RICHARD POWELL: The painting entitled Portrait of my Grandmother is one of the most amazing portraits in this group.
NARRATOR: Richard J. Powell is John Spencer Bassett Professor of Art and Art History at Duke University. He curated the exhibition, which originated at Duke’s Nasher Museum of Art.
RICHARD POWELL: It's a portrait of his paternal grandmother, Emily Sims Motley. She was born in Kentucky, under slavery.
NARRATOR: She and the rest of the Motley family came to Chicago by way of Louisiana, part of the Great Migration of African Americans fleeing the Jim Crow South in search of better jobs. Her bedroom was next to Archibald Motley’s studio in his parents’ house.
RICHARD POWELL: Most of the painting is incredibly smooth and one can barely see the brushstrokes—but when you get to this brooch, it's built up with lots of oil paint, and it's gnarled, and it's black with this little tiny dot of red in it.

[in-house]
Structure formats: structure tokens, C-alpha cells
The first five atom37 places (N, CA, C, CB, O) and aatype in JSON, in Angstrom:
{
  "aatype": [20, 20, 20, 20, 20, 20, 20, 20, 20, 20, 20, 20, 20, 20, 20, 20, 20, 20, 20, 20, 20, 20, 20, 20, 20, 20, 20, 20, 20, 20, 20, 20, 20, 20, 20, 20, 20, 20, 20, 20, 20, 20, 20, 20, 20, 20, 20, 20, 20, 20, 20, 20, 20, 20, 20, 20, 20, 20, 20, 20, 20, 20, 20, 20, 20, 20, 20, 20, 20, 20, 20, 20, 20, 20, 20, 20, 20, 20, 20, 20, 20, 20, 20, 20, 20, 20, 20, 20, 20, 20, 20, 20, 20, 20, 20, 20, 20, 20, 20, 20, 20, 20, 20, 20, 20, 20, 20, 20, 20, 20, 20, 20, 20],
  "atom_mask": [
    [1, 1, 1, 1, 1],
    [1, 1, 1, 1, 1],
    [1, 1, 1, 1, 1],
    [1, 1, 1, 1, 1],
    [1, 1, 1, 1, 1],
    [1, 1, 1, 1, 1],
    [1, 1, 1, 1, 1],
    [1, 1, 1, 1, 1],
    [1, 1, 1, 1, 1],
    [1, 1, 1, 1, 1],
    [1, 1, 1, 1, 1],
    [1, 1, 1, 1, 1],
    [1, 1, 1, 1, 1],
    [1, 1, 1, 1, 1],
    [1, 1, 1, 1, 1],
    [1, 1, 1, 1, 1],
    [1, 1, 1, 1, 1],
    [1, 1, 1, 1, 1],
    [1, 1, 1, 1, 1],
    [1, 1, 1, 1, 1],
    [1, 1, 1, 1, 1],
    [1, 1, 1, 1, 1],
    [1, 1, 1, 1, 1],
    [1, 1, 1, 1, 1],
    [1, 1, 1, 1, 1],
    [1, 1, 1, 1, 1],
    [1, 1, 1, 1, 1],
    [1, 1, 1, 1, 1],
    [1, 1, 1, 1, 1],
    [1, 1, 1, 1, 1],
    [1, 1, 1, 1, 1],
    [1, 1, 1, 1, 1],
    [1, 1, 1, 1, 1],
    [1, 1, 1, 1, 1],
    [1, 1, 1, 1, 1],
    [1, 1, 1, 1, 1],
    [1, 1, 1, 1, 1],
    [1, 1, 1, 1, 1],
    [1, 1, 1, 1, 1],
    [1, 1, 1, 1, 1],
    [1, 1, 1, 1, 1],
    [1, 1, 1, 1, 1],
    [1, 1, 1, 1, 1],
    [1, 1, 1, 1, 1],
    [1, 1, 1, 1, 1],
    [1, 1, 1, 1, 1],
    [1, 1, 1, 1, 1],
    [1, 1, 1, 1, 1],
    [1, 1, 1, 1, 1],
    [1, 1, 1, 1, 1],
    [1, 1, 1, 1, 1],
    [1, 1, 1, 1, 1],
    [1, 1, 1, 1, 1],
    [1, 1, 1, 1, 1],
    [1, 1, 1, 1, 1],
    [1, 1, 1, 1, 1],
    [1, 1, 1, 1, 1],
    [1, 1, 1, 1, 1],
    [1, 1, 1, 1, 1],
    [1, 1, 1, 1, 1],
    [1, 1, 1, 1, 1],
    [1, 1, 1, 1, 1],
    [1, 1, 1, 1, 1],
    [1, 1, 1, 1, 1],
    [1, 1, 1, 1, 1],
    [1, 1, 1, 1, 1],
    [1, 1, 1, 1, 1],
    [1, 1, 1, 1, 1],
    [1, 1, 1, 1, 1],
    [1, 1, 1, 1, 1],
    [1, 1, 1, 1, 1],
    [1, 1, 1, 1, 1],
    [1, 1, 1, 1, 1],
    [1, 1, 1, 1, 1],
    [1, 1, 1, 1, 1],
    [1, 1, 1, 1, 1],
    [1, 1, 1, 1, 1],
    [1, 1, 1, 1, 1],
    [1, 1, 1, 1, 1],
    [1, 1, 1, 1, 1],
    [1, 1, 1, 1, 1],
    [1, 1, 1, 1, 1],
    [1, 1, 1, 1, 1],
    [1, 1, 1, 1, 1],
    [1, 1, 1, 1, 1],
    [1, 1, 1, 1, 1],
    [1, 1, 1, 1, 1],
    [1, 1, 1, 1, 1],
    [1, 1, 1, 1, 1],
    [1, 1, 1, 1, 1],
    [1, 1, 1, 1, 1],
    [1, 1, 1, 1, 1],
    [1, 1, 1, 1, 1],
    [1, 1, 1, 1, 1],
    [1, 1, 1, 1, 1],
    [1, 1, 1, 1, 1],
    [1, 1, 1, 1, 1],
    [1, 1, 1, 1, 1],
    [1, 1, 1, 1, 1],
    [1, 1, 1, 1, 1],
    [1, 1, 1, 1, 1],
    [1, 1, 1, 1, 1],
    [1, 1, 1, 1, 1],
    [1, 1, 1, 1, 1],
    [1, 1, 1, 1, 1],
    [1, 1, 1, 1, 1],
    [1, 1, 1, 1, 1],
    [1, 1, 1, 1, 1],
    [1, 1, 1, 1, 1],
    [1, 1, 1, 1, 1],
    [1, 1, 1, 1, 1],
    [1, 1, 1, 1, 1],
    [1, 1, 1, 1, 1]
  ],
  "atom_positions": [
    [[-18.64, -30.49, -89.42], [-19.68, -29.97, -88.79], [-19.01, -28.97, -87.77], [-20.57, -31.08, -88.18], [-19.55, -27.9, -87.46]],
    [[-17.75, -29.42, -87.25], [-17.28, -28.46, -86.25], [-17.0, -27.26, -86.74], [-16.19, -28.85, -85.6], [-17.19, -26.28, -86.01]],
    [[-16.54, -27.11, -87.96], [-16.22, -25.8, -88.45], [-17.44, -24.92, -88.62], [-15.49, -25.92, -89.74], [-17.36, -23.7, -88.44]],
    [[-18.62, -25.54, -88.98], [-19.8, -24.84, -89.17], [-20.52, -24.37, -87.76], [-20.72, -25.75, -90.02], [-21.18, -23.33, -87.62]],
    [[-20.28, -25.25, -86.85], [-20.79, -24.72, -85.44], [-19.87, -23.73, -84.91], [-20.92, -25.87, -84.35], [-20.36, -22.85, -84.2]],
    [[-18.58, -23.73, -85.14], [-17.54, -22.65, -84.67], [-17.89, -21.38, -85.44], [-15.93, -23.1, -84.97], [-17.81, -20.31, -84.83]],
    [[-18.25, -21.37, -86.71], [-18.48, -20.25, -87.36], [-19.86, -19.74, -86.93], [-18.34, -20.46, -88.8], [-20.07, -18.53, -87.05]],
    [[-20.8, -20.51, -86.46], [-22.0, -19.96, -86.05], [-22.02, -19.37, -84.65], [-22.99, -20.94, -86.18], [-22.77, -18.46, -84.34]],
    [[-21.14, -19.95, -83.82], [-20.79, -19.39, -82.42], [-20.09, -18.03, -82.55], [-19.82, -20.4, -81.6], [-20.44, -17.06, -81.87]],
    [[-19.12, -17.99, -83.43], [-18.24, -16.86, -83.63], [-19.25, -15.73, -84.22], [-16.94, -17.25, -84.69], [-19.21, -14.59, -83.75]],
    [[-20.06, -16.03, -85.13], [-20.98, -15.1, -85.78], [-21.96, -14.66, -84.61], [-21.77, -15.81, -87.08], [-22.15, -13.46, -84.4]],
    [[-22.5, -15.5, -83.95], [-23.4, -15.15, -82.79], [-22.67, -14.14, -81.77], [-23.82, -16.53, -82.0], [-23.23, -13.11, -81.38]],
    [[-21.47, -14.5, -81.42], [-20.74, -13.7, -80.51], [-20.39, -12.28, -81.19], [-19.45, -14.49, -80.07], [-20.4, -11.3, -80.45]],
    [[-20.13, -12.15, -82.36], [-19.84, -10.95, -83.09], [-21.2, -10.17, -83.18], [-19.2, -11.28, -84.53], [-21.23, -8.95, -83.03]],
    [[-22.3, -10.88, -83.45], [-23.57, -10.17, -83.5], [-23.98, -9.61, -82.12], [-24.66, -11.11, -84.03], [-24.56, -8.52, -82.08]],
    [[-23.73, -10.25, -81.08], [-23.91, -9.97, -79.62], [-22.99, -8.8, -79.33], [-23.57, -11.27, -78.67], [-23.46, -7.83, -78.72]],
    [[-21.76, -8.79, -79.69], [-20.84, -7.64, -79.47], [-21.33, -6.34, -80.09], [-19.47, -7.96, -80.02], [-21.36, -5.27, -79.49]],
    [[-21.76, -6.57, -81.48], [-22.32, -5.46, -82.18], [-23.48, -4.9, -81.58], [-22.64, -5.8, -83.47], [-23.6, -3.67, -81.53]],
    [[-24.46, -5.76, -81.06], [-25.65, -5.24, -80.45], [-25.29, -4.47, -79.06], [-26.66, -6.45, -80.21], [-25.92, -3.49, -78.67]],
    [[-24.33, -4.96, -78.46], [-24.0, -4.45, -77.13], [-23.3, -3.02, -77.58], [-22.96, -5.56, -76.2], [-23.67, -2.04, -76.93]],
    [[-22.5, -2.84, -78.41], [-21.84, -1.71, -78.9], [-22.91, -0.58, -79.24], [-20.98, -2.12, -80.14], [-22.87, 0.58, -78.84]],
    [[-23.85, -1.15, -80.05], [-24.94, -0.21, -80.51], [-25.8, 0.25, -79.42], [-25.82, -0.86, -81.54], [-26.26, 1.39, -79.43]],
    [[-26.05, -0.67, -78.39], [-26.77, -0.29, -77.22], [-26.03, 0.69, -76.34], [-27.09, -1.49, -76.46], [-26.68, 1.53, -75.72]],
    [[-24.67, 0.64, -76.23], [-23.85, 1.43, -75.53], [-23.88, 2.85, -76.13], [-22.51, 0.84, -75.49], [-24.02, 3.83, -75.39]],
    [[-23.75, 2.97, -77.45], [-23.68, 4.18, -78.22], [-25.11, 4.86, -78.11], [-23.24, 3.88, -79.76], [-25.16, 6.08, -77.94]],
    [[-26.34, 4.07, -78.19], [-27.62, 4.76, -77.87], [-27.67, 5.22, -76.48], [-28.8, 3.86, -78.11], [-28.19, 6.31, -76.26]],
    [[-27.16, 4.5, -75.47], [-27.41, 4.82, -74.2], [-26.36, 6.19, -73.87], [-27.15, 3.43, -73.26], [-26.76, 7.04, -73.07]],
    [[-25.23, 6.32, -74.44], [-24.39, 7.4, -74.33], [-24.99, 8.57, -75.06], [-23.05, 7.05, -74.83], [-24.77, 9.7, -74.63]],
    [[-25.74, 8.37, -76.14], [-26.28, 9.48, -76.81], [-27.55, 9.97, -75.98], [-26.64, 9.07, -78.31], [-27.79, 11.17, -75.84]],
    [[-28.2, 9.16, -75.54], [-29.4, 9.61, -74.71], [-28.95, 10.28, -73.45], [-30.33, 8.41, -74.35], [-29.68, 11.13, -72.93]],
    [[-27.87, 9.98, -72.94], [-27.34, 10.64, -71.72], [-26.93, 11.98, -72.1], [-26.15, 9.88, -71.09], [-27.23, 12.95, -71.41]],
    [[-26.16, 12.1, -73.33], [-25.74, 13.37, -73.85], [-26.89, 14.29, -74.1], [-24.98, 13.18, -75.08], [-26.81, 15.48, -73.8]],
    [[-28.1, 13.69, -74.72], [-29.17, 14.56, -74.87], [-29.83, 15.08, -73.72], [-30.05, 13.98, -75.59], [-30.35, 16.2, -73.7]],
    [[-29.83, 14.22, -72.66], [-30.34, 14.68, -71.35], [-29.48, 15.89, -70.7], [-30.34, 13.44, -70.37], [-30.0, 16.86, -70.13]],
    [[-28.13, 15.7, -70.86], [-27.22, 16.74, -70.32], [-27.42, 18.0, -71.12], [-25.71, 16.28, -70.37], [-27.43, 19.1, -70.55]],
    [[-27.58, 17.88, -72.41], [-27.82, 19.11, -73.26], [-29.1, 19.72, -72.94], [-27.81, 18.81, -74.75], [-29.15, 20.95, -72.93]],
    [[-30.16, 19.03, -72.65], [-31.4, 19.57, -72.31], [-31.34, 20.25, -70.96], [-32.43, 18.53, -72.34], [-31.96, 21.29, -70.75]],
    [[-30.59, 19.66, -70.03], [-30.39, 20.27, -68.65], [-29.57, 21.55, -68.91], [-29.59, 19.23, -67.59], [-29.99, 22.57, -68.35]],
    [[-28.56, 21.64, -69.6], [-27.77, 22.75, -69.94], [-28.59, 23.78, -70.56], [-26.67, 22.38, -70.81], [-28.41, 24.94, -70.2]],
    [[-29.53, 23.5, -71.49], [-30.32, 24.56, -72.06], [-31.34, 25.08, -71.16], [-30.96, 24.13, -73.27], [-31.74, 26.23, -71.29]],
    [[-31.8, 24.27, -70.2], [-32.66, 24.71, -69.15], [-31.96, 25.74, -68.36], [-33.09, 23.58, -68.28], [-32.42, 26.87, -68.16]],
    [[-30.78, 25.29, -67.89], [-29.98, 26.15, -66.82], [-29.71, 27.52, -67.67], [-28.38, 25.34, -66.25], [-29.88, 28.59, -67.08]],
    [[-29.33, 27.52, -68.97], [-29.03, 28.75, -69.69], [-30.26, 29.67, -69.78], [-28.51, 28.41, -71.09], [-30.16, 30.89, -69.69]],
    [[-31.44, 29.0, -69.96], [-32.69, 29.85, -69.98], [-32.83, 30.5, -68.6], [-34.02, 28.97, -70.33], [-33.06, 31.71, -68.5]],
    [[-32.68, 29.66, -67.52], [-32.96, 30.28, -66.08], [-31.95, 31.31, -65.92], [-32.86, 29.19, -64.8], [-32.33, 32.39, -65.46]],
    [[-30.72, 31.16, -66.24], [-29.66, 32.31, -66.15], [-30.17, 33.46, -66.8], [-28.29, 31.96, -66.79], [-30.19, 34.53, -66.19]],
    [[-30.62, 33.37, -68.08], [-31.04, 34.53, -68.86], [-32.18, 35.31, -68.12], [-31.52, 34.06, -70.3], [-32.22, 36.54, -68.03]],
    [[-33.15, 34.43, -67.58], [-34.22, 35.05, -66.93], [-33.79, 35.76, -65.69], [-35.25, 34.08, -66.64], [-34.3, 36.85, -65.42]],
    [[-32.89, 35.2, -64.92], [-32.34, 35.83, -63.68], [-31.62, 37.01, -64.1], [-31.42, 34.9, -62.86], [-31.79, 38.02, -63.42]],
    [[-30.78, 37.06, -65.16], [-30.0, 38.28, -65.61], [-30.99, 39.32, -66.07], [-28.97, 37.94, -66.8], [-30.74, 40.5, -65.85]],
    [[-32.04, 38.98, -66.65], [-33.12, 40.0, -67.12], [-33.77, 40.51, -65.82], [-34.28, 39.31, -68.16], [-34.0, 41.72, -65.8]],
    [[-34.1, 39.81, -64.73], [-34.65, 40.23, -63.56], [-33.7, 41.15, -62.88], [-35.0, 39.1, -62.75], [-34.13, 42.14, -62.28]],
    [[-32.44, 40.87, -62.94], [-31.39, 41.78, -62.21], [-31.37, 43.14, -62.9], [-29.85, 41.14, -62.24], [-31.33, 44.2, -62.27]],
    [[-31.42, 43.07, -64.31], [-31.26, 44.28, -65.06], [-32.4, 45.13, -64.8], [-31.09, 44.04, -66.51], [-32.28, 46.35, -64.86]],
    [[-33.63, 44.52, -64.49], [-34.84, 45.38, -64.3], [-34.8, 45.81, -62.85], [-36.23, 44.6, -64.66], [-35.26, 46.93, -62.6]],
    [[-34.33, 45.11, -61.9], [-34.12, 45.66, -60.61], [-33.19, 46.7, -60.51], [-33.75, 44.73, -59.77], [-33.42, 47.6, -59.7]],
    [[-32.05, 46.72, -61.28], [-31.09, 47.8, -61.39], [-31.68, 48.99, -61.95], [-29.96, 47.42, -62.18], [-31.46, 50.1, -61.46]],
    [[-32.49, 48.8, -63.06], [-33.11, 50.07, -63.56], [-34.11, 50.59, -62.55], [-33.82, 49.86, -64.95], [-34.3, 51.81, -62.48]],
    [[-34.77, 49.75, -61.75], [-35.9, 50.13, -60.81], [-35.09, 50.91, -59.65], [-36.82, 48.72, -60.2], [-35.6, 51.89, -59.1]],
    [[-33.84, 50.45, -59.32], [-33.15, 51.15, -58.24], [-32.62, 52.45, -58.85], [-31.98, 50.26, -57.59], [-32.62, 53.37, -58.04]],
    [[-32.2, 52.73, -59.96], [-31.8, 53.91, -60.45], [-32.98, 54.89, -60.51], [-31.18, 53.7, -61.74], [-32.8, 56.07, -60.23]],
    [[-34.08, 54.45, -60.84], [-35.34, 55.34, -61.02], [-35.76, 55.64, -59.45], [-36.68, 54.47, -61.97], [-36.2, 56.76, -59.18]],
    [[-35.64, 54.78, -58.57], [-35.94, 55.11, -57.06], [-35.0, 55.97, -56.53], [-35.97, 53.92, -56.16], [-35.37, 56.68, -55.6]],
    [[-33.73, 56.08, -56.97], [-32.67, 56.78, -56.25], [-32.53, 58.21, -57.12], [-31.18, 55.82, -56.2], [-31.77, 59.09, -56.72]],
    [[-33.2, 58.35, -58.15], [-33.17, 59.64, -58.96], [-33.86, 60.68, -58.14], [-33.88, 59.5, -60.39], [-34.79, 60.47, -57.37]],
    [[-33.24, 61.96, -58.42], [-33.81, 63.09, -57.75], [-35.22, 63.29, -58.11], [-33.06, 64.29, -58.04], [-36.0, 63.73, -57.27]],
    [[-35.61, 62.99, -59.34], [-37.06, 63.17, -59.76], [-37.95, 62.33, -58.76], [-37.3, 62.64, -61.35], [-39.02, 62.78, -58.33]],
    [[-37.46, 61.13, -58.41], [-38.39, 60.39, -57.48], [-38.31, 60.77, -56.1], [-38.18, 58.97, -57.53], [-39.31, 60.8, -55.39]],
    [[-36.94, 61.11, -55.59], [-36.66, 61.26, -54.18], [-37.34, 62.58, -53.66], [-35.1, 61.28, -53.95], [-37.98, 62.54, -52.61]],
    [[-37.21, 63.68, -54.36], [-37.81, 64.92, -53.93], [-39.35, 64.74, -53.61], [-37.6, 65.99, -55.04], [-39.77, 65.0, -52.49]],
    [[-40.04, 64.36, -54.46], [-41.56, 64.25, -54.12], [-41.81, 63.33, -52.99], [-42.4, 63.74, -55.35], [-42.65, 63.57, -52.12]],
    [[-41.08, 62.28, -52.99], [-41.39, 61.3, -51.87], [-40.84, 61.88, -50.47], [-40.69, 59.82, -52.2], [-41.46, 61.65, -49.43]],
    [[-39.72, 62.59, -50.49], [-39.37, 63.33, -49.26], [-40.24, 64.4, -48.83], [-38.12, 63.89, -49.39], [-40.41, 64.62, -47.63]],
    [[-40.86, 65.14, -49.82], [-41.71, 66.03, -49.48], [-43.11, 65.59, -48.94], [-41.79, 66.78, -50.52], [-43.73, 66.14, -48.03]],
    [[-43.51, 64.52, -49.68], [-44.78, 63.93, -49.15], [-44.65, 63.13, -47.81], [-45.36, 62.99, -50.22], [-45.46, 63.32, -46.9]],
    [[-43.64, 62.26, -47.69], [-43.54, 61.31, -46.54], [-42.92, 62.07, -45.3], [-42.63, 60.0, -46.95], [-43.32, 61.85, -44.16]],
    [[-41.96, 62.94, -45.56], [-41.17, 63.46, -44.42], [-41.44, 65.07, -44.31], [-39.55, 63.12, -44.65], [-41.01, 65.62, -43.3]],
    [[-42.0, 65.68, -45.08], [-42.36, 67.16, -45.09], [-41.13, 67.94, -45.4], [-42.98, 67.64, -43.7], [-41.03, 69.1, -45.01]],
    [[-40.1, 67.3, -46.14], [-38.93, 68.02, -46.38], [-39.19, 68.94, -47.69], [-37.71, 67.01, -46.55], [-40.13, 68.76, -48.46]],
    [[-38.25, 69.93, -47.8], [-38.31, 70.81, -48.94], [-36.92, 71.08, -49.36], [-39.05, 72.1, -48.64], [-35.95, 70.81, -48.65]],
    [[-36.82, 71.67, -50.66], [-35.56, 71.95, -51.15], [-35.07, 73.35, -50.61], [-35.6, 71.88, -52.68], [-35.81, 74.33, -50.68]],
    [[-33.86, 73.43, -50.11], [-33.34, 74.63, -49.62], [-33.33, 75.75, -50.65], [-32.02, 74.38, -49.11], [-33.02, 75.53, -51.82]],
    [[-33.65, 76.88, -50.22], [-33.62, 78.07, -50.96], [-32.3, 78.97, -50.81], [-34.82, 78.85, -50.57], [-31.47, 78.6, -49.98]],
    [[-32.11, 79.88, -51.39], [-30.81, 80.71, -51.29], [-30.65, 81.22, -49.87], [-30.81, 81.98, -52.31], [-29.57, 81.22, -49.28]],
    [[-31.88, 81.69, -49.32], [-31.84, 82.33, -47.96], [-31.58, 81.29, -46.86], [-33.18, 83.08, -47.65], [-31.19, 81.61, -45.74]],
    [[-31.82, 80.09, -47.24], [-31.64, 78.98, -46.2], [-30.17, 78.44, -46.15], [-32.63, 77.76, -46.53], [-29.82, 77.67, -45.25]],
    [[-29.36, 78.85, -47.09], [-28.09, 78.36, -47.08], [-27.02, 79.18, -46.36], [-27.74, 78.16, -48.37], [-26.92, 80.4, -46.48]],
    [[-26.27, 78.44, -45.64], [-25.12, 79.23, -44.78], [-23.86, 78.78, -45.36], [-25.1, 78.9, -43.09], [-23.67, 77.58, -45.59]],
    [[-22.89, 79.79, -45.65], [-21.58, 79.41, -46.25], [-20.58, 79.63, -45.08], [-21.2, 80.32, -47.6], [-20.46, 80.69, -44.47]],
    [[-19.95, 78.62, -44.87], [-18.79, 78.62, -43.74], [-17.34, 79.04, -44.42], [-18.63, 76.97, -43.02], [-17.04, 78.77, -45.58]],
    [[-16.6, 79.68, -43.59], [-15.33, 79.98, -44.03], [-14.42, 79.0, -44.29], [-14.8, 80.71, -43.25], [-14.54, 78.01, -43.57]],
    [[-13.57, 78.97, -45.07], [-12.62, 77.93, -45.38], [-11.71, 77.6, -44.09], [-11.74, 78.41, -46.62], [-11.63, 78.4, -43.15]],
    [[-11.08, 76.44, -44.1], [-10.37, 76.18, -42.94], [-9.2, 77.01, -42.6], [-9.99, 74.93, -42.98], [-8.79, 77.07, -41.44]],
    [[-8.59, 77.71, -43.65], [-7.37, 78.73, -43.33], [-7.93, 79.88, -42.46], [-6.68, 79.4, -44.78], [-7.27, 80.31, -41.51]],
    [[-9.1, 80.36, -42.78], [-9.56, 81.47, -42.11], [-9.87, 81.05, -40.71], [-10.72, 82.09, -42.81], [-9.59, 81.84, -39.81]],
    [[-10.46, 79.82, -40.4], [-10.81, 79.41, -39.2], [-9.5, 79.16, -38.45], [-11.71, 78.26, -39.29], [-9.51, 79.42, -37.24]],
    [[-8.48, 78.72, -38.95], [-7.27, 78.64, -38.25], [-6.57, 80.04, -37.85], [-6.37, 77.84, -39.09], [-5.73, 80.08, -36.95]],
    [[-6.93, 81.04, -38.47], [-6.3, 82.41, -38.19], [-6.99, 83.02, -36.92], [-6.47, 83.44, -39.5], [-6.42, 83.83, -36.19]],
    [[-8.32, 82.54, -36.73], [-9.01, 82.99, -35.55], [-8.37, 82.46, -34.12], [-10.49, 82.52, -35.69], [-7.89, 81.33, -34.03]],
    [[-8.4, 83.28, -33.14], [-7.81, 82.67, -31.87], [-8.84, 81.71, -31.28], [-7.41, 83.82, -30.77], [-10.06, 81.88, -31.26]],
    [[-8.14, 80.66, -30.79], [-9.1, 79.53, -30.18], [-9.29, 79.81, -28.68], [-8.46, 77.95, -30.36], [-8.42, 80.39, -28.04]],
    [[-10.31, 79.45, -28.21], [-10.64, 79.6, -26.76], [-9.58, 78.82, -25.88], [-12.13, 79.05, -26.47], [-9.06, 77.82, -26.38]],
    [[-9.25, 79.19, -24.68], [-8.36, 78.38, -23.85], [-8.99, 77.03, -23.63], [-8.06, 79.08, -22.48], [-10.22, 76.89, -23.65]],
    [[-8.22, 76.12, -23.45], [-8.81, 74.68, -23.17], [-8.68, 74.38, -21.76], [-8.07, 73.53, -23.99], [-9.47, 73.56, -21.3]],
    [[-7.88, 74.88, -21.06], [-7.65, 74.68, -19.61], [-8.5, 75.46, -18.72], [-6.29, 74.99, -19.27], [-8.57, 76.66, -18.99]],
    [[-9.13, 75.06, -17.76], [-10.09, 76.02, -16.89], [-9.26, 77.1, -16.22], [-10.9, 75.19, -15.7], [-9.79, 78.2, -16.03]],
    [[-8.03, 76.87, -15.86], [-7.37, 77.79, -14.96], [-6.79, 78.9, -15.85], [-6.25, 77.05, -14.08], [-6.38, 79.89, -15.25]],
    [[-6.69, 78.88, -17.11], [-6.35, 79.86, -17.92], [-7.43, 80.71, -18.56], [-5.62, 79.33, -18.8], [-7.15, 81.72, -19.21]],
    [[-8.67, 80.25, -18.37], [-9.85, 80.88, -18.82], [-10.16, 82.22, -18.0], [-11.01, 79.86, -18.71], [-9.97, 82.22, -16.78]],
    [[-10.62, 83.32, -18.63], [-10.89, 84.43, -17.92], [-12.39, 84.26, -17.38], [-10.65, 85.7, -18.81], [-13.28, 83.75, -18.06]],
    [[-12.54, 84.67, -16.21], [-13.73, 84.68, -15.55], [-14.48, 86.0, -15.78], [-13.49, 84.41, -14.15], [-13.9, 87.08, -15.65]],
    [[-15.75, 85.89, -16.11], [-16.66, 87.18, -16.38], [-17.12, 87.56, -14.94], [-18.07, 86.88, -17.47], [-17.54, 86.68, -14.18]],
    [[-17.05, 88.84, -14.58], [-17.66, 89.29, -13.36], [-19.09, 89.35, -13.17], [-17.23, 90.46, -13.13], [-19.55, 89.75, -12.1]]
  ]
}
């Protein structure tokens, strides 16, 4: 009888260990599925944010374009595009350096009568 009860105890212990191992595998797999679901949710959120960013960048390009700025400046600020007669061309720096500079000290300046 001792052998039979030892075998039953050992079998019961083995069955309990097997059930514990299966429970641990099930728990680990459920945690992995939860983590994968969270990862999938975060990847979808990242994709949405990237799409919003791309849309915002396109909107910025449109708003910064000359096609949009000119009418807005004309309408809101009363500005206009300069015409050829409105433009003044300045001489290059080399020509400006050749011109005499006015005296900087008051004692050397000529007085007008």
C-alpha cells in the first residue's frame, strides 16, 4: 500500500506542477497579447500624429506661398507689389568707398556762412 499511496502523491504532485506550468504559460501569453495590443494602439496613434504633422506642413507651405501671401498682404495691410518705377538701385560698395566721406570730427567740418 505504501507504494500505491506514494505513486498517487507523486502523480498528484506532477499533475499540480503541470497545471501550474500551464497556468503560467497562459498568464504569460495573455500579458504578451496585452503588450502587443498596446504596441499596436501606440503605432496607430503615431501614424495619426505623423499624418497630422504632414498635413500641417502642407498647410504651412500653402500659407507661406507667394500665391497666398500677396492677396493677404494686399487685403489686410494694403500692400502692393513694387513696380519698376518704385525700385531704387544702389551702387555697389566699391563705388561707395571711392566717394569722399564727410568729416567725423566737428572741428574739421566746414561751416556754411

It has almost the shape that gives you the sense of a heart. But this is not your valentine’s heart, a nice pretty red one that you get on February 14. So one takes from that the obvious associations of expressivity, of what we would call the antithesis of all this smoothness in the work. There's a rough quality to this.
And again, given that we have this biography, this sense of this woman born a slave in 1842, who clearly as a black woman in the mid to late nineteenth century, up to the early twentieth century, has seen a lot, and has experienced perhaps just as much. Yet Motley in his elegant way says I'm going to not so much foreground this, I'm going to place this in the center of the action, but it's going to be surrounded by love. I'm going to surround this with forthrightness. I'm going to surround this with perseverance and survival.